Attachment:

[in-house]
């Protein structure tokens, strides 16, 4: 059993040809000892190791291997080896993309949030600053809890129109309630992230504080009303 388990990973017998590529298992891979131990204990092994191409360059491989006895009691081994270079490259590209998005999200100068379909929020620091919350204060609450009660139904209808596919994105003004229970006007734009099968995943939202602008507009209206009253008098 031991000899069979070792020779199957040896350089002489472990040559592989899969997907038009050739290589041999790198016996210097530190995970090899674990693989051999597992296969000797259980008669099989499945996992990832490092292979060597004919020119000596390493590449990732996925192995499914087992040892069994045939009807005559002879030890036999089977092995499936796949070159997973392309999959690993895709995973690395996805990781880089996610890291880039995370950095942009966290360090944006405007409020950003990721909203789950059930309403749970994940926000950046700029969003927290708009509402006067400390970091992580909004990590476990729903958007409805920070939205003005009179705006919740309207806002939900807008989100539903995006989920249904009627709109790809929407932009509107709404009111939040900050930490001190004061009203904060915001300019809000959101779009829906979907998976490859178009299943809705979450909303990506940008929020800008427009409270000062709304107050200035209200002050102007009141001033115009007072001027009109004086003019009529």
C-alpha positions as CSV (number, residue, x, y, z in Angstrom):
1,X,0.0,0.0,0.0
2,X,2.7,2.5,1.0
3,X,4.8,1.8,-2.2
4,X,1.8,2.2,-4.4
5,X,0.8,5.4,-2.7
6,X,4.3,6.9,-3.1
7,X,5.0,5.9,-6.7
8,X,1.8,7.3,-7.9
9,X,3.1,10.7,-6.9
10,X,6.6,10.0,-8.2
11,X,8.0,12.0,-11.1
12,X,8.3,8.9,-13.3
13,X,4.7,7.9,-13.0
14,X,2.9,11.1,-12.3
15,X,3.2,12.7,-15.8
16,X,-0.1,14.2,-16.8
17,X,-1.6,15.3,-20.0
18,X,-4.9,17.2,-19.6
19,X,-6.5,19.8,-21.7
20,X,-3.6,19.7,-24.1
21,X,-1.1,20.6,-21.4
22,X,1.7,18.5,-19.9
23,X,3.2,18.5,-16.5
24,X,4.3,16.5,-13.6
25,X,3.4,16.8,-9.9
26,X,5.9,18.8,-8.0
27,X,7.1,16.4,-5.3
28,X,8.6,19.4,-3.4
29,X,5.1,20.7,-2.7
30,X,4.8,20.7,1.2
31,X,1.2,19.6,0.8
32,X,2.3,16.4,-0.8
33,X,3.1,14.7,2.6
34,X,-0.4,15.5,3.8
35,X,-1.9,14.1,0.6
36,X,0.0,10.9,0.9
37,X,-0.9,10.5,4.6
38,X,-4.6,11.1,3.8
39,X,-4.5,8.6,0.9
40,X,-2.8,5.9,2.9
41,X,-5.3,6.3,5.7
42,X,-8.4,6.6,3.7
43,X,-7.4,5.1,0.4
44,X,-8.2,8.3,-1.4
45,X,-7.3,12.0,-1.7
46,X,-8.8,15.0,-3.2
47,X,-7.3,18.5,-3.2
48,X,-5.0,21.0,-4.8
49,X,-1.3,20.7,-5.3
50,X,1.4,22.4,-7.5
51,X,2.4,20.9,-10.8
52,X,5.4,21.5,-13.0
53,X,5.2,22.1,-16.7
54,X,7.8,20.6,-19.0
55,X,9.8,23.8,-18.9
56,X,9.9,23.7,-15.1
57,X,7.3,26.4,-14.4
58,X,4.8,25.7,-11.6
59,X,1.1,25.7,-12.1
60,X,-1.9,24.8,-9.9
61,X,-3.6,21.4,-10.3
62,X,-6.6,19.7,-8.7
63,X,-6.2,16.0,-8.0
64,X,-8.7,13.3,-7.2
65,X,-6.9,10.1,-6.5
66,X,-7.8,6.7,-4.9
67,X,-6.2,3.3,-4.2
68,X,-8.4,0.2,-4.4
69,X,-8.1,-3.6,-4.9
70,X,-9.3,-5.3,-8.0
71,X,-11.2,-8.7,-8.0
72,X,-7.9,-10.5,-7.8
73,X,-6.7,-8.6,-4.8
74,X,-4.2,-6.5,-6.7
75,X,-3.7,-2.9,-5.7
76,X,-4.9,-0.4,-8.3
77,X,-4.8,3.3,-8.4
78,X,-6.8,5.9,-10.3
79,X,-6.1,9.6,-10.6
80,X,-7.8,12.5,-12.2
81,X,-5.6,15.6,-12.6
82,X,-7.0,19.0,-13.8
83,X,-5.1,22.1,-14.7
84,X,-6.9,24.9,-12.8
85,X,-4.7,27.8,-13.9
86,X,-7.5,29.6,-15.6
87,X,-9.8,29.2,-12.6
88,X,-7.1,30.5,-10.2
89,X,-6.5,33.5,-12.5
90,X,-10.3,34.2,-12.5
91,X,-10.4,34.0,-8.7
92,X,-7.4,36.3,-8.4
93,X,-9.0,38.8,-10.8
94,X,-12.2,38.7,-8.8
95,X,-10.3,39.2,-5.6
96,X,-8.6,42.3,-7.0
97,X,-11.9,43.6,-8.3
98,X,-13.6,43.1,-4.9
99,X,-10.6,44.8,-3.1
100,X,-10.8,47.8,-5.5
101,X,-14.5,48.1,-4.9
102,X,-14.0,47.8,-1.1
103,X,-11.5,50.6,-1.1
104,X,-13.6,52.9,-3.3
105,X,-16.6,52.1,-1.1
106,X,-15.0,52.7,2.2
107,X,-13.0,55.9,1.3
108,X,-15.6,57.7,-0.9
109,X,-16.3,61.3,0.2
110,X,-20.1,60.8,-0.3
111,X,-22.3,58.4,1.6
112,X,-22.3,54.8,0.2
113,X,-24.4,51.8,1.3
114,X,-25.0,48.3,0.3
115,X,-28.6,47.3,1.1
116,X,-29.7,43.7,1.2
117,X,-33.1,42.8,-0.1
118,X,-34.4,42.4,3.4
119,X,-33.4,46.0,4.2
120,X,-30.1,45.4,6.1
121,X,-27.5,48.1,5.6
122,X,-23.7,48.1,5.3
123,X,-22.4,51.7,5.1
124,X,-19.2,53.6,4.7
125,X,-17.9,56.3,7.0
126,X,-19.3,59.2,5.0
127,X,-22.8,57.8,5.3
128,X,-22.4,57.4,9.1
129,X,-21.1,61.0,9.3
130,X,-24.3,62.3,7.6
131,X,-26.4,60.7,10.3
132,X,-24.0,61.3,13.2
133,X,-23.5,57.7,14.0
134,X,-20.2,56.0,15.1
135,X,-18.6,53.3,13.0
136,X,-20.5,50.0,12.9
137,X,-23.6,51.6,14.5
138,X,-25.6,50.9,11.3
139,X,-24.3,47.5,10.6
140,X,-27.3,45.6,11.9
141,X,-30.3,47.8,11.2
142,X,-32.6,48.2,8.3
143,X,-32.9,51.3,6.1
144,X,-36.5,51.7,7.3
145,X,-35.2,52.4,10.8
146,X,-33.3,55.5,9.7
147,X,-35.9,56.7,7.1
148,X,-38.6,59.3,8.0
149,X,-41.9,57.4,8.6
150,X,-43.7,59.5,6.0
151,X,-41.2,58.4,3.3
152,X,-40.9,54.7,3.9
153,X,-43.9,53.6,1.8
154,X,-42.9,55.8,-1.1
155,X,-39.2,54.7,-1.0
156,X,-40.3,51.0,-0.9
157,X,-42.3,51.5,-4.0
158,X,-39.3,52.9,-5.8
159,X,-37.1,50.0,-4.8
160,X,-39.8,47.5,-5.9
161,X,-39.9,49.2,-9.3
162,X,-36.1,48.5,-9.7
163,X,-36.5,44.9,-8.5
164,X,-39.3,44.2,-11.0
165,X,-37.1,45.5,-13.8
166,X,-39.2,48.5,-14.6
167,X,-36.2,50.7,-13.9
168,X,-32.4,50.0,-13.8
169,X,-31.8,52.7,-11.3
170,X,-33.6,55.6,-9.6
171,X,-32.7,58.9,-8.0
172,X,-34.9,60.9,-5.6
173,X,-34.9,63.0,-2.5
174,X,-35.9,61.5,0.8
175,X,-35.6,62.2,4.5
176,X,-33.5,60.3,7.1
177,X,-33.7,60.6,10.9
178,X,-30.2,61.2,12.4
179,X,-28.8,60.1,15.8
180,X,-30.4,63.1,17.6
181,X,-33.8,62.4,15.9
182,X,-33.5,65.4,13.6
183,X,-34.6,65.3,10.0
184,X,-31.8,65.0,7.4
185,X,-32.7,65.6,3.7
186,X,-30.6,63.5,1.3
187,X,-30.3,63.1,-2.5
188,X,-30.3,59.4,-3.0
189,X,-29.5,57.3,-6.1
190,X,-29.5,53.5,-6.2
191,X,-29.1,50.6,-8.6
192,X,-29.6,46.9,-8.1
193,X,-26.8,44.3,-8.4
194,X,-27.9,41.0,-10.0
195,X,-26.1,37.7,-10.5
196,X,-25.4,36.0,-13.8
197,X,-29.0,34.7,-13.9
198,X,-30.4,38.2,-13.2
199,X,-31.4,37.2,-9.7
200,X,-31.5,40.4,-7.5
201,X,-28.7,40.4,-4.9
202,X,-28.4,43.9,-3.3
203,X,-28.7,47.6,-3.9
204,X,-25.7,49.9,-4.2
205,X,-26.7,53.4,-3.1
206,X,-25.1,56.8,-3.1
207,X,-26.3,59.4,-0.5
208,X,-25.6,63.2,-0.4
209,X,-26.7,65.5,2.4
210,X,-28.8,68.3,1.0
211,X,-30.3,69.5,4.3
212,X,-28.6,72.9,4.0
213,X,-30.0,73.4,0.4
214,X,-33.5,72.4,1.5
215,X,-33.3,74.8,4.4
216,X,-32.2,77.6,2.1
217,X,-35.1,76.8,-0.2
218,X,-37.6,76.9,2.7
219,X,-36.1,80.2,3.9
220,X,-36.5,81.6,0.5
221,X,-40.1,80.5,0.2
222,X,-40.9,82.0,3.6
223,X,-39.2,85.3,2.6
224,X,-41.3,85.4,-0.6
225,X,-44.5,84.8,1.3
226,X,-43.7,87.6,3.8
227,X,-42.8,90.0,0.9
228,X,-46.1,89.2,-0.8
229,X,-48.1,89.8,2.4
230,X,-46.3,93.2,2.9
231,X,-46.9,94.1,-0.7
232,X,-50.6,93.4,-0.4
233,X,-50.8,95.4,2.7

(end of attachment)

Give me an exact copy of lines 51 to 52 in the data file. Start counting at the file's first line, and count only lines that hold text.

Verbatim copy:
48,X,-5.0,21.0,-4.8
49,X,-1.3,20.7,-5.3